BULLHEAD CITY — Work began this week to modify a section of Highway 95 at and near Corwin Road in southern Bullhead City.
The work aims to improve traffic safety and allow better access to vehicles moving from Corwin onto the highway, as well as for drivers traveling south on the highway who want to make a left turn from the highway onto Corwin.
Left turns onto Corwin from the highway will be controlled with a raised median and a protected signal. Protected medians and signaling will aid drivers leaving Corwin who are bound for the highway to travel it in either direction.
Wolf Court is being eliminated as part of the project.
McCormick Construction was awarded the contract for the project in July. The company will furnish equipment, material and labor to complete the overall project, which also will include adding a raised median on Highway 95 between Rising Sun and Sterling roads.
To minimize the effect of the project on drivers who use the highway during the day, crews will work Sundays through Fridays from 8 p.m. to 6 a.m. This work is expected to go on for several months.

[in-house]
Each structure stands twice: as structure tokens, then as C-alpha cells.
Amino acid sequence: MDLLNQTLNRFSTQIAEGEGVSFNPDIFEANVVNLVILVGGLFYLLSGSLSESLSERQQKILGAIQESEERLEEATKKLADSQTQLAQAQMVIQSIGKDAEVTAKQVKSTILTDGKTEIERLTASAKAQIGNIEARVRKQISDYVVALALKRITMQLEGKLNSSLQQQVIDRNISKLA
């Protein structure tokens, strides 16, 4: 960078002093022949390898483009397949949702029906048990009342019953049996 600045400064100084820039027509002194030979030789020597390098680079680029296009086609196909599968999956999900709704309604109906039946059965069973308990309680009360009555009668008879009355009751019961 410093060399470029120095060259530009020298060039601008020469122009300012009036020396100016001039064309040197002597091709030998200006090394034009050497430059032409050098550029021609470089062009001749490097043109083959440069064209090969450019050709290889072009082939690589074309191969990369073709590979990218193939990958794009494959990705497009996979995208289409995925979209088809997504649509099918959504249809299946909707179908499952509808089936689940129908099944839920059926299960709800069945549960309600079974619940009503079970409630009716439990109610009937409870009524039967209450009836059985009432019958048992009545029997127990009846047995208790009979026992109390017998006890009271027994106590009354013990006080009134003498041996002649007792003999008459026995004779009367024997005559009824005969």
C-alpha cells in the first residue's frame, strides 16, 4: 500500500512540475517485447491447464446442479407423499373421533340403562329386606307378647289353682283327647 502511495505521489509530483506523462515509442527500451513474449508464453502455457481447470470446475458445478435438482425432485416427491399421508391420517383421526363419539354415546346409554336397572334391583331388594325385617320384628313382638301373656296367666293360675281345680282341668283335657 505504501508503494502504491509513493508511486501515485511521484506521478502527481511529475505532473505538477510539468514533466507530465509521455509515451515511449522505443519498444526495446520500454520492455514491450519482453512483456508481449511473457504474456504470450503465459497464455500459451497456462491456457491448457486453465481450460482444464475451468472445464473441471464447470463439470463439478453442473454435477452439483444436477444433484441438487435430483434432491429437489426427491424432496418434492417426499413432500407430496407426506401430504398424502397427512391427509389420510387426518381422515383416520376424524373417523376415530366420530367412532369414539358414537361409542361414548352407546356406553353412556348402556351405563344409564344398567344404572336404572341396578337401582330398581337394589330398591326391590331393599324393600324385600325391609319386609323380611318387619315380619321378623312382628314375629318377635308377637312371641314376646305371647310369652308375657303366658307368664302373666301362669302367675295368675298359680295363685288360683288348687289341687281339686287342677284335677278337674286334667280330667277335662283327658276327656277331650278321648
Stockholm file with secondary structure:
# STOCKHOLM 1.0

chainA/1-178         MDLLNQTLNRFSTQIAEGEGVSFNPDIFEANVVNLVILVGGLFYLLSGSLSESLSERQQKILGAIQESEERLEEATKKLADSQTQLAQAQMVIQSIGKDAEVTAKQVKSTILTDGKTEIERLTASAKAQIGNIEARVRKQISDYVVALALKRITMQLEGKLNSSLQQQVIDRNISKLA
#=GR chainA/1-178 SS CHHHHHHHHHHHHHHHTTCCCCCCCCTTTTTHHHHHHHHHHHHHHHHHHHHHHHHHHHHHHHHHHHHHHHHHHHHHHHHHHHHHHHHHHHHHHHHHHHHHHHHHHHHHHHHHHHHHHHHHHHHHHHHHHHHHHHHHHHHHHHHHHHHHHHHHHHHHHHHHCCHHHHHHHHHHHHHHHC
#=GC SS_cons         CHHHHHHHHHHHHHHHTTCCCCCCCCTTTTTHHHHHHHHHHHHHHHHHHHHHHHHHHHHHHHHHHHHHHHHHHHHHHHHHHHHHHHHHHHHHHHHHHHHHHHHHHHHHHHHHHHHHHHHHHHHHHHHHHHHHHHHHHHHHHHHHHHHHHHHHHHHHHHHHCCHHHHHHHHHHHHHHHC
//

Drivers are urged to use caution traveling through the area. Vehicles approaching the work location from either side are being required to reduce their speed to 35 mph around the clock. Orange flags, cones and nighttime flashing lights warn drivers approaching the southern border of the city that the location is under construction.
The Arizona Department of Transportation will be working on a portion of the highway from South Bullhead Parkway to Aztec Road in Fort Mohave this year as well.
While the city is responsible for the roughly $645,000 cost of the Corwin project, ADOT had final approval of what is being done there. The city’s Corwin project is within ADOT’s longer Highway 95 project area.
According to ADOT, construction of a raised median within that section of the highway will increase safety by restricting the number of locations for left turns. Rear end, left turn, and angle crashes are often associated traffic congestion at intersections and uncontrolled access points.
The project area has a higher number of crashes that the statewide average, according to previous reports.